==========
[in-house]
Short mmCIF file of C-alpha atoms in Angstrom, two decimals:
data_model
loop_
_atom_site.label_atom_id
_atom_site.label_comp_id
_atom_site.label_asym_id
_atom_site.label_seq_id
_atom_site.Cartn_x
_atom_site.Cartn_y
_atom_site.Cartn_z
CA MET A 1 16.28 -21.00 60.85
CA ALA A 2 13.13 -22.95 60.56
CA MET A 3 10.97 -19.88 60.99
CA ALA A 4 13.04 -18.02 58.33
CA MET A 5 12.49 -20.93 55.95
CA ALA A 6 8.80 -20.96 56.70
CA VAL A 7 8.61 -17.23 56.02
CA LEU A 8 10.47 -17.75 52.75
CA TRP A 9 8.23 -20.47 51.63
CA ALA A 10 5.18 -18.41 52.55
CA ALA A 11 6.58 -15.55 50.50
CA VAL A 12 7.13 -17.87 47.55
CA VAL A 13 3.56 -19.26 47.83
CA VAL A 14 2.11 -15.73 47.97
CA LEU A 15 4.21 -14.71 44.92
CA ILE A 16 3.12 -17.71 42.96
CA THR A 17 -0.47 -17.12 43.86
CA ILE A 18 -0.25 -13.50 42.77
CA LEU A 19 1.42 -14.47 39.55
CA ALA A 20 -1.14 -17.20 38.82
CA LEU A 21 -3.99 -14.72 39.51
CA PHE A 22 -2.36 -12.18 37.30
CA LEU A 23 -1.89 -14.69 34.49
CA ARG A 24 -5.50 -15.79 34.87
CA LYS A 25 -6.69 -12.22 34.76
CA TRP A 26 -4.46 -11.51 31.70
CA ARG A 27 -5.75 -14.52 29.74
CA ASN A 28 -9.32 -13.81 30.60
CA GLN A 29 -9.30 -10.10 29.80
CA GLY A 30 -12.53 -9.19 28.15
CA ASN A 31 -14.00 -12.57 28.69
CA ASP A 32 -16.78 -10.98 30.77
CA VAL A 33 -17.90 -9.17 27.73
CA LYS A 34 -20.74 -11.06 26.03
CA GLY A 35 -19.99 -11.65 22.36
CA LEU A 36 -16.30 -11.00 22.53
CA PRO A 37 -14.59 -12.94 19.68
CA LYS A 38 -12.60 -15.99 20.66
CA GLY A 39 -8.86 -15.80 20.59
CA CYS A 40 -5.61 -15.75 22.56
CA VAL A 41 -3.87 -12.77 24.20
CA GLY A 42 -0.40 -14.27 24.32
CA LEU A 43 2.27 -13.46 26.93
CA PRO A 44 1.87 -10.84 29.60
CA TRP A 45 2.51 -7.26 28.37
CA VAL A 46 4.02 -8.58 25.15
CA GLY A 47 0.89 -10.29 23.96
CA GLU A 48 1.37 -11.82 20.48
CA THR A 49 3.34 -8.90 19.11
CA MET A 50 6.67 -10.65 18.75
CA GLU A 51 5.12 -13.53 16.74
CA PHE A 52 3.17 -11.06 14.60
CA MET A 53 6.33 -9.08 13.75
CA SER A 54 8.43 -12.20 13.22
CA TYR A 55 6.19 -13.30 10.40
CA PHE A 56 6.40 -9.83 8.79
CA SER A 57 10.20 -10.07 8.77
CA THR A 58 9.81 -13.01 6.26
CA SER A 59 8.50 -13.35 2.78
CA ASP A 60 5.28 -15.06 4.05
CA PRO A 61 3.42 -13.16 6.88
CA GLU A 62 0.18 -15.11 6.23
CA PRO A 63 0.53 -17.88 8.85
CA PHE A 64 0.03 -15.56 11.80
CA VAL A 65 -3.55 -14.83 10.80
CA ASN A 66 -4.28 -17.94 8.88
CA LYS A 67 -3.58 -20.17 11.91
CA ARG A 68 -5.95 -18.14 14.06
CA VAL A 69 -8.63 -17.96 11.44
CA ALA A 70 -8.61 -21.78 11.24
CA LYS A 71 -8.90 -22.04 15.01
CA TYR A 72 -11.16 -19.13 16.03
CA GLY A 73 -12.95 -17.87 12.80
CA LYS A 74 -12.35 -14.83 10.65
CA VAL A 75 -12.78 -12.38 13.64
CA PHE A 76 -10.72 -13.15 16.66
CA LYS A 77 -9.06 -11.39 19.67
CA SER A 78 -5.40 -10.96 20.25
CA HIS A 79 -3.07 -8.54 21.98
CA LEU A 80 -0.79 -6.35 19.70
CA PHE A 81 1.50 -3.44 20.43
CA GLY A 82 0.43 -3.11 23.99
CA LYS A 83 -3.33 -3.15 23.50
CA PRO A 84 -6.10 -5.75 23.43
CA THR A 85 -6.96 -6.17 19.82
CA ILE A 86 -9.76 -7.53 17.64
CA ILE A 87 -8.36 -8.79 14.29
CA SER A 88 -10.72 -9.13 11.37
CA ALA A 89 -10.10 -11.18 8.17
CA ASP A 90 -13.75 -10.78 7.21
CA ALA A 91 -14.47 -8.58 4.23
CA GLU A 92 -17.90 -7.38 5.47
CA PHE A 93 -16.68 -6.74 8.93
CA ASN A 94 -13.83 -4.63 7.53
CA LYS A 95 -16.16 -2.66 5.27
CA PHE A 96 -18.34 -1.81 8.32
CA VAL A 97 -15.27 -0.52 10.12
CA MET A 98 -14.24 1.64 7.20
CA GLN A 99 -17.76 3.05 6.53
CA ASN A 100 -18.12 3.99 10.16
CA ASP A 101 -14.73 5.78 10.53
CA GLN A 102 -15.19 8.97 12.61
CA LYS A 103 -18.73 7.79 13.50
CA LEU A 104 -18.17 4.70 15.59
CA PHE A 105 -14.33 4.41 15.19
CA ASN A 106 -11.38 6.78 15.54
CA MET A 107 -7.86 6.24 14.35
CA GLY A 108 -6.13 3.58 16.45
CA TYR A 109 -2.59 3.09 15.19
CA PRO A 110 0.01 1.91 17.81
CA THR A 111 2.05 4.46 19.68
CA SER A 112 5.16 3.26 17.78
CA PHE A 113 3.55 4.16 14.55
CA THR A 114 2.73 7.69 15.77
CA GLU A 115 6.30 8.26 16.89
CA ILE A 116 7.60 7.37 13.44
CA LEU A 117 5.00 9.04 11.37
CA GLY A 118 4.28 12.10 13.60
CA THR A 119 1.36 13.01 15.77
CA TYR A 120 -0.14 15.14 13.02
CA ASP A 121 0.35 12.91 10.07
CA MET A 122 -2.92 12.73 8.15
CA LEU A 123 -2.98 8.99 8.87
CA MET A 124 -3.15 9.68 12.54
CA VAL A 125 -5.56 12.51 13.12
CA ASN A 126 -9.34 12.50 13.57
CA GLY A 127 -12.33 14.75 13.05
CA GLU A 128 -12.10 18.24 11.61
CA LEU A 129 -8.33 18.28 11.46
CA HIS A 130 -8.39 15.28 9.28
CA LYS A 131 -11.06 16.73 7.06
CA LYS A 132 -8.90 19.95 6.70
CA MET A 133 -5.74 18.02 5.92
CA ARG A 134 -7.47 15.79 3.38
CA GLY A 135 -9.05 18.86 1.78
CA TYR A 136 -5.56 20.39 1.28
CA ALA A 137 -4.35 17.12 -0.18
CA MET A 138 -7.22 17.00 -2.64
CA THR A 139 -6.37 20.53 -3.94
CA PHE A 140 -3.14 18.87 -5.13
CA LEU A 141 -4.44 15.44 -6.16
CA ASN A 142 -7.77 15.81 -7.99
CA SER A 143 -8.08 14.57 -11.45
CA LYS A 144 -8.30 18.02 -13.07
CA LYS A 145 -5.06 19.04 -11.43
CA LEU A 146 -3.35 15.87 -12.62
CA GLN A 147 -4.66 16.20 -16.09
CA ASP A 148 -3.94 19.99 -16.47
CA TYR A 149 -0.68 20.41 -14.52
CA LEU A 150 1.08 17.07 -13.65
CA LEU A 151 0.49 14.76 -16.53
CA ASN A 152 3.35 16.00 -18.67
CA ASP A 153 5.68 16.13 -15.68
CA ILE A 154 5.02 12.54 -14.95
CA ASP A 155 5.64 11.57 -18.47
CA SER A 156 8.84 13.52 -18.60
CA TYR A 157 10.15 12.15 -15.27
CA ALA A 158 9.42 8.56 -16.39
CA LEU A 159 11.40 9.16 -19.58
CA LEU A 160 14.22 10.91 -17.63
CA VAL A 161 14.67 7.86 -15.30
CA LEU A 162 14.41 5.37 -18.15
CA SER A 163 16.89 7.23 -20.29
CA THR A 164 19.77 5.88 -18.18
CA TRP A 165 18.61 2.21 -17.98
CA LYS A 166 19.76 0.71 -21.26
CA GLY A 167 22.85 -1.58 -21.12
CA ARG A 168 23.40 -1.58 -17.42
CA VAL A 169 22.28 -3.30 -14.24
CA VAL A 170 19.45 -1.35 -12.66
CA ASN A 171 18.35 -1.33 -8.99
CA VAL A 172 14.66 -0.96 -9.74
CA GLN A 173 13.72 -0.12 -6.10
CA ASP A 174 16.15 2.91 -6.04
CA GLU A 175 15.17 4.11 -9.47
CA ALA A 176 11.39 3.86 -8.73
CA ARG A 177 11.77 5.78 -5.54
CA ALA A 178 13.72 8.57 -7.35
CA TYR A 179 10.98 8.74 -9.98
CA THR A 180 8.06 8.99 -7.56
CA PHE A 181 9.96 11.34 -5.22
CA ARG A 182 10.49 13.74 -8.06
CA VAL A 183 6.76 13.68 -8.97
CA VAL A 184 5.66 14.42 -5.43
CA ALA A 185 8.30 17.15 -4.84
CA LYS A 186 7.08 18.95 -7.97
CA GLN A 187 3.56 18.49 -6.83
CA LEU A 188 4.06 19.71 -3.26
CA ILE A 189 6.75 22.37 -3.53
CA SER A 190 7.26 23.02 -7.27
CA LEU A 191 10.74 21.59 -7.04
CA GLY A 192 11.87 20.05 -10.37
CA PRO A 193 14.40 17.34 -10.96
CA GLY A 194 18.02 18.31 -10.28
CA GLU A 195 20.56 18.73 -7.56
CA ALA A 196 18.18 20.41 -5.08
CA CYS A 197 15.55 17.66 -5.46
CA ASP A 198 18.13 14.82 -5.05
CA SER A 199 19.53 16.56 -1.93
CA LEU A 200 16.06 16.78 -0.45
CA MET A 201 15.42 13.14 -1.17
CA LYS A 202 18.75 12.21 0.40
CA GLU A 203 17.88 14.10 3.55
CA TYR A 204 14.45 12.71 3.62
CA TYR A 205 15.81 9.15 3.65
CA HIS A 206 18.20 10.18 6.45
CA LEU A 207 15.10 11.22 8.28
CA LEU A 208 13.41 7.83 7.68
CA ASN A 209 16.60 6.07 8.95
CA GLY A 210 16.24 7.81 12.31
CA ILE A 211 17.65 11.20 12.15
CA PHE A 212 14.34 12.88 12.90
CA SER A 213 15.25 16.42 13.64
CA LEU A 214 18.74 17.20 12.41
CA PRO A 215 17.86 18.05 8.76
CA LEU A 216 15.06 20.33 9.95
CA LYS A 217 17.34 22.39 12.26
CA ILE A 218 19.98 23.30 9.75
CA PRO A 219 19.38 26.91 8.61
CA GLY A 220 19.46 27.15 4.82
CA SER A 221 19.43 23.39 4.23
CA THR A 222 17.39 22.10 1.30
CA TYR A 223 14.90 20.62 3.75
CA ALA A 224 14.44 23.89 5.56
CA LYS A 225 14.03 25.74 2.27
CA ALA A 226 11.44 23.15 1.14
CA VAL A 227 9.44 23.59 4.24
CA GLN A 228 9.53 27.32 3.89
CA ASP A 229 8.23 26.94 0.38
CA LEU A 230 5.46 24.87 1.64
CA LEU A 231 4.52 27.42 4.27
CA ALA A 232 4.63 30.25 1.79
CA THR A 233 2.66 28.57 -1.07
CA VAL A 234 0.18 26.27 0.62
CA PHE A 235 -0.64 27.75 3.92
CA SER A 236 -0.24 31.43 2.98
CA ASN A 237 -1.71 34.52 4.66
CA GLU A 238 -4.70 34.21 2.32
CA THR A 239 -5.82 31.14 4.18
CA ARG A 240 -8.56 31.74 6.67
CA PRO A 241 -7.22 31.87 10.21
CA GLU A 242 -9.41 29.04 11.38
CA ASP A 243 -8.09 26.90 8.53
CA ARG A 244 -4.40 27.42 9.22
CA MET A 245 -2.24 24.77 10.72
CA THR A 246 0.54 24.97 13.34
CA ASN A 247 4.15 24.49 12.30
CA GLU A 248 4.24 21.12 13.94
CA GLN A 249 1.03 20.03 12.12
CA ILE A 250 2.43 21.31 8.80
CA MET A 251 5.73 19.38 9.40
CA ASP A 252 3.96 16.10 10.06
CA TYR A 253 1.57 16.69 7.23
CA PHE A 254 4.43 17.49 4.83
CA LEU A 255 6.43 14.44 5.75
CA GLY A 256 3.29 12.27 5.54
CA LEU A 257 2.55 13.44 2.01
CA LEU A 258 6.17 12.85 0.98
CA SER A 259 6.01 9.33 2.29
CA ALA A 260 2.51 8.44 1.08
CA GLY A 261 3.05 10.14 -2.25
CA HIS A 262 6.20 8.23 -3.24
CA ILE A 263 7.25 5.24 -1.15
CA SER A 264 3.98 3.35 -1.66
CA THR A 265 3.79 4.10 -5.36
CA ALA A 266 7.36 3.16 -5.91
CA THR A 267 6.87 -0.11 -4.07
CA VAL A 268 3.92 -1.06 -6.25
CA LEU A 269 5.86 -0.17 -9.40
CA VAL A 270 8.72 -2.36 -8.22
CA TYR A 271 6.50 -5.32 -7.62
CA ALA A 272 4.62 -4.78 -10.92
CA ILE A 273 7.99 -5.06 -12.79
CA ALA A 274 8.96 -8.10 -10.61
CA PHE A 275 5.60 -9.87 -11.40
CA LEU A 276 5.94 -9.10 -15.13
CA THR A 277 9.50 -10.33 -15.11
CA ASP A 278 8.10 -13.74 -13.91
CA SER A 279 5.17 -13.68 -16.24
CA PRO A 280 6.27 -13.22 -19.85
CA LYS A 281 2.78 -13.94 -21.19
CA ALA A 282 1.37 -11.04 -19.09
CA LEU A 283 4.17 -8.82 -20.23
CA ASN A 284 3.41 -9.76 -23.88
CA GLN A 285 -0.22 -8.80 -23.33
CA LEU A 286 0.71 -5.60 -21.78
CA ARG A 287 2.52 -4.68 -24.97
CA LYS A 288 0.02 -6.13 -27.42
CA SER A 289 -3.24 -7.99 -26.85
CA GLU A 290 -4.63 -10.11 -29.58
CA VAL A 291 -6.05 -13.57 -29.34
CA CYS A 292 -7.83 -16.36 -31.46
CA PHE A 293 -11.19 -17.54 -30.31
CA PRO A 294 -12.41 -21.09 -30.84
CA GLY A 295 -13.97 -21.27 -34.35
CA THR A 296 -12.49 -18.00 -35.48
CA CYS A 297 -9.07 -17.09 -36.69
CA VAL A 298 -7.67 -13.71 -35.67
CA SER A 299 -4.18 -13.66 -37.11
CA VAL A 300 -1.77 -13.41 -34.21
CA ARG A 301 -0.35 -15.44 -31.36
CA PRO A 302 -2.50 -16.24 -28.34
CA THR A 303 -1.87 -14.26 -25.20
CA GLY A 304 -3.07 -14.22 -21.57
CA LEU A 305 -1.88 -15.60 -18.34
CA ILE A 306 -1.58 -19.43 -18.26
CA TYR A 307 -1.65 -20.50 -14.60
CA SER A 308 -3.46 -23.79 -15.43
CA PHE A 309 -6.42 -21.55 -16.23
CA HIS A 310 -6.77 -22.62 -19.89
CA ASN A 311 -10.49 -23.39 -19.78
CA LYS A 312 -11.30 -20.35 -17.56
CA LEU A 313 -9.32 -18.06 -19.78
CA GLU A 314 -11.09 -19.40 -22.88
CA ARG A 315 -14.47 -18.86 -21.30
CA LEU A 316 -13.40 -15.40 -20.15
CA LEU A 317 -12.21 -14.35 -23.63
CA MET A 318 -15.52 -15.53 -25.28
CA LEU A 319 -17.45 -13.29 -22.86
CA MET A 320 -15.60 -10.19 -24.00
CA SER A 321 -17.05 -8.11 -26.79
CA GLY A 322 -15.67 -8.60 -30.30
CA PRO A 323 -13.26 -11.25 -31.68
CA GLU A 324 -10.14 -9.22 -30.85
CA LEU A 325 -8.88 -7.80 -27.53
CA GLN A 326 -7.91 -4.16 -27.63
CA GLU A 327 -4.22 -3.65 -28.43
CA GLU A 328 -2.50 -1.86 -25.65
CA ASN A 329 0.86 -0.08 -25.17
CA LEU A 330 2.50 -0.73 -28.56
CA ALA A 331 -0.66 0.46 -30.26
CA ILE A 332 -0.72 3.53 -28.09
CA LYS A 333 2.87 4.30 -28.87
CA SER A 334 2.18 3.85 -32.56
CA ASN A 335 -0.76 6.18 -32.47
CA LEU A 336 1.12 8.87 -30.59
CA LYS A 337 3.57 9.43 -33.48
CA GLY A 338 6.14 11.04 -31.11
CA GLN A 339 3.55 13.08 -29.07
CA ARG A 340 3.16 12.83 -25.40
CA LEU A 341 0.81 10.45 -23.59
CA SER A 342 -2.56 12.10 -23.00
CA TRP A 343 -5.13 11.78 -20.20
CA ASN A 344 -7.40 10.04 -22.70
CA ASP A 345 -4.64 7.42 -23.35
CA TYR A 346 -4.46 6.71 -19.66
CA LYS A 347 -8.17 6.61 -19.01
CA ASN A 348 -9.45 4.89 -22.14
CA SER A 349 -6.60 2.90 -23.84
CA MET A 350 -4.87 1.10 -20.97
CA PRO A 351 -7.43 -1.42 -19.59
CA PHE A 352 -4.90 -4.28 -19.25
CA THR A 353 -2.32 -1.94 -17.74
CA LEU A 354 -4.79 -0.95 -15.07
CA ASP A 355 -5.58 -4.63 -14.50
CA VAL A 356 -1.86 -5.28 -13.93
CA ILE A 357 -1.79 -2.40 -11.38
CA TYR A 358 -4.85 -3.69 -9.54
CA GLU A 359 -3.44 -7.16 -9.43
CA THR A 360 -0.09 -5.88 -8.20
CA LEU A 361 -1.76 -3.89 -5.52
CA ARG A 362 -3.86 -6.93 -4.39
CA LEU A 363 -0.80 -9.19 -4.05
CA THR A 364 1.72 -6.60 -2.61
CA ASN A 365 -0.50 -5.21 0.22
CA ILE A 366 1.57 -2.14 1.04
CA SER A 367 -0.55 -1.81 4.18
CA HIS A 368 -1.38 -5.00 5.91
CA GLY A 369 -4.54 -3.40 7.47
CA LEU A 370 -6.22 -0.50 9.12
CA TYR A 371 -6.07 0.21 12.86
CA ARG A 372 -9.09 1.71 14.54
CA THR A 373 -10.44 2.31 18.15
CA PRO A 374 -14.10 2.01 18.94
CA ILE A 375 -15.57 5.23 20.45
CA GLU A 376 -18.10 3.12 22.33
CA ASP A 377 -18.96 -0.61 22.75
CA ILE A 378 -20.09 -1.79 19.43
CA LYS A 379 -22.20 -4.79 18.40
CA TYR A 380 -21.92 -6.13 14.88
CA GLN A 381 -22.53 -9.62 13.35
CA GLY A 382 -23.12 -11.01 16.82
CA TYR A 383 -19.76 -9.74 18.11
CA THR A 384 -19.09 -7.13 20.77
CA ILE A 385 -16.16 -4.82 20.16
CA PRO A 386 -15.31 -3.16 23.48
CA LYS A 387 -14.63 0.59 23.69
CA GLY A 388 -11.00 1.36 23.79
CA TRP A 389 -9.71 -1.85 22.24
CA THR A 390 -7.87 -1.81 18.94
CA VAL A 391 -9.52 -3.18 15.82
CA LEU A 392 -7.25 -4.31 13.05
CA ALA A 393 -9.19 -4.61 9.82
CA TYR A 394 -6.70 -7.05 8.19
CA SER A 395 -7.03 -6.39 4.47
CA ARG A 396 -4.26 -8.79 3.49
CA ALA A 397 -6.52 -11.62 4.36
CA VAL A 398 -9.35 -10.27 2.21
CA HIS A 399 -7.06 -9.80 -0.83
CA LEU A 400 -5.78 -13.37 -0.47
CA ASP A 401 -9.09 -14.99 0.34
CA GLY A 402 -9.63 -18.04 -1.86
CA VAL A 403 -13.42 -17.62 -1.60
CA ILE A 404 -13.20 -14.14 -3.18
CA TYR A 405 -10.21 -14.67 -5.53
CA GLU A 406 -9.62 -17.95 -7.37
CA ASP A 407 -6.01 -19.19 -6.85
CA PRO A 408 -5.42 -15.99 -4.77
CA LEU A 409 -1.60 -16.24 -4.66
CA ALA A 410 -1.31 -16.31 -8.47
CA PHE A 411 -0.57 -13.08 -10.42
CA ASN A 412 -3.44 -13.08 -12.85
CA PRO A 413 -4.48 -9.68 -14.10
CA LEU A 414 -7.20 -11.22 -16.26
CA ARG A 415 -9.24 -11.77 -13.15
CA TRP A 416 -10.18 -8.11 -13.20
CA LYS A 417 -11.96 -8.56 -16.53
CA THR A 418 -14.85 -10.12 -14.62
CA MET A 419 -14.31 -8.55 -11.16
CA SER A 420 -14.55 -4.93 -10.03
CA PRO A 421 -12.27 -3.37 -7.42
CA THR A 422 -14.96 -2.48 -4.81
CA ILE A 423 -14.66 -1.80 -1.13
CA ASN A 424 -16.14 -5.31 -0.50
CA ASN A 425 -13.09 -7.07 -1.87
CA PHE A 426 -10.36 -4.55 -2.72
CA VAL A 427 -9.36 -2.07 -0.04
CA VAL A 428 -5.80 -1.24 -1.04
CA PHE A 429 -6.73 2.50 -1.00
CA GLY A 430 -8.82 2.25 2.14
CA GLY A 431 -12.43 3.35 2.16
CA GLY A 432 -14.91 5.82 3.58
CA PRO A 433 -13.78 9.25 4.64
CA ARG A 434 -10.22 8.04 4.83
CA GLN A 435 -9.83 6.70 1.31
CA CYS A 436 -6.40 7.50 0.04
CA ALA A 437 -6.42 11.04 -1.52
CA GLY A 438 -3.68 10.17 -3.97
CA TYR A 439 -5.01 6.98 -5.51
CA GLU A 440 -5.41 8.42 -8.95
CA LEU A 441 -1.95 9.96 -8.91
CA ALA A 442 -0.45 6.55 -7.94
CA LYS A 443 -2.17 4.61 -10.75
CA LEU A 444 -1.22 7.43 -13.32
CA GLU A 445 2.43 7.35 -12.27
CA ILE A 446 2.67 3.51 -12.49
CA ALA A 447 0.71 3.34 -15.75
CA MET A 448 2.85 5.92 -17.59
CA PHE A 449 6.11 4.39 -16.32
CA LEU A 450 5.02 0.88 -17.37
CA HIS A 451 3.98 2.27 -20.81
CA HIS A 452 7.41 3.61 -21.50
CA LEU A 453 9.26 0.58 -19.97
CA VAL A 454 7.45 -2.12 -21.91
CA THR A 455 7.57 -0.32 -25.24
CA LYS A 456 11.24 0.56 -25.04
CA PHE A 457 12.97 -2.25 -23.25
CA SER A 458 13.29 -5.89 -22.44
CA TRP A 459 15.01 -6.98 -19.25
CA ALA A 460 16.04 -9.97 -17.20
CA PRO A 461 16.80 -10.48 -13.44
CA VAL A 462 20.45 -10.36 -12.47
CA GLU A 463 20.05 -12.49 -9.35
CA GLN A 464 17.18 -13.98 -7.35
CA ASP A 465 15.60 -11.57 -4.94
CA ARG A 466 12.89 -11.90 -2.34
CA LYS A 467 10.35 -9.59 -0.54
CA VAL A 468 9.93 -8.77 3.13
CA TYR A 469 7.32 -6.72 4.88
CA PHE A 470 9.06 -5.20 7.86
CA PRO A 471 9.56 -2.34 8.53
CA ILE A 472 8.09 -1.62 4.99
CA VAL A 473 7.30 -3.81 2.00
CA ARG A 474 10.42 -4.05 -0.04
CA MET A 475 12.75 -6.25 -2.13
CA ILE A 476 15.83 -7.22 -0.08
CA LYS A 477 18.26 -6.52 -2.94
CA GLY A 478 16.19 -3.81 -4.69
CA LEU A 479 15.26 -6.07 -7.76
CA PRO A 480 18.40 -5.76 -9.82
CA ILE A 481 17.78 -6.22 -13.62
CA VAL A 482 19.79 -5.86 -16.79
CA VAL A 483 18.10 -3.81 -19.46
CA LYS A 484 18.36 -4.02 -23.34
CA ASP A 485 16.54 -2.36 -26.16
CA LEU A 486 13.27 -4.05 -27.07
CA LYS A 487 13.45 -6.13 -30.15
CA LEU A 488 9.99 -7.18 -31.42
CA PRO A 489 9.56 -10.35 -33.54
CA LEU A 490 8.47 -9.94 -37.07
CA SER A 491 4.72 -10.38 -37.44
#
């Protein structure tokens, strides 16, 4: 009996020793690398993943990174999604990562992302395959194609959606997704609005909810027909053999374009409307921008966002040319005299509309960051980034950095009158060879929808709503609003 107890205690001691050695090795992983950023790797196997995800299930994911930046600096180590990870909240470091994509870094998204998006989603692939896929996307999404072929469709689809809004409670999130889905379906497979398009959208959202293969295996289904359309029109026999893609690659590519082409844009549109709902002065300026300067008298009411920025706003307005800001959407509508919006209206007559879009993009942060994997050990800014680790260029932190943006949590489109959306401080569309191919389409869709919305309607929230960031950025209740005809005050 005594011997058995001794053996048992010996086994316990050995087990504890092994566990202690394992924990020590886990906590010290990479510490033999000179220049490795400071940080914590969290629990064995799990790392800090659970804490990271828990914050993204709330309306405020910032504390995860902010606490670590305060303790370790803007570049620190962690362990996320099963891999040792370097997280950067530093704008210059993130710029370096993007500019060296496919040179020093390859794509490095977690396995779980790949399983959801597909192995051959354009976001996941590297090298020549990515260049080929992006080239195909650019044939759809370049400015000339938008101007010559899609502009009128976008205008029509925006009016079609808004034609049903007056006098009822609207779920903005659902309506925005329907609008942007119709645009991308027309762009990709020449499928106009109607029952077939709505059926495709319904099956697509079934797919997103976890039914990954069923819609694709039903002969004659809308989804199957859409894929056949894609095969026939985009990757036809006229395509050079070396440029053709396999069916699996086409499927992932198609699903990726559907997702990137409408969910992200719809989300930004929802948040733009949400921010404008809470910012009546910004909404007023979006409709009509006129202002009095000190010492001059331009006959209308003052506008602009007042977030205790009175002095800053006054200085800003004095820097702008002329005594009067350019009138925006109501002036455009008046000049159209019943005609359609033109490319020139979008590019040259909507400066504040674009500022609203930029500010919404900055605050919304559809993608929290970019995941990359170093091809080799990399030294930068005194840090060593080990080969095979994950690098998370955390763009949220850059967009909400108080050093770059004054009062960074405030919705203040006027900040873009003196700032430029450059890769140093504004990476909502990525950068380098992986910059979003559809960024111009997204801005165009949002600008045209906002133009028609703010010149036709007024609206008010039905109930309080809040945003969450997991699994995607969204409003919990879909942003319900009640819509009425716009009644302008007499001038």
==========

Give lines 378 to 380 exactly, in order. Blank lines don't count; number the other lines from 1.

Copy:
CA SER A 367 -0.55 -1.81 4.18
CA HIS A 368 -1.38 -5.00 5.91
CA GLY A 369 -4.54 -3.40 7.47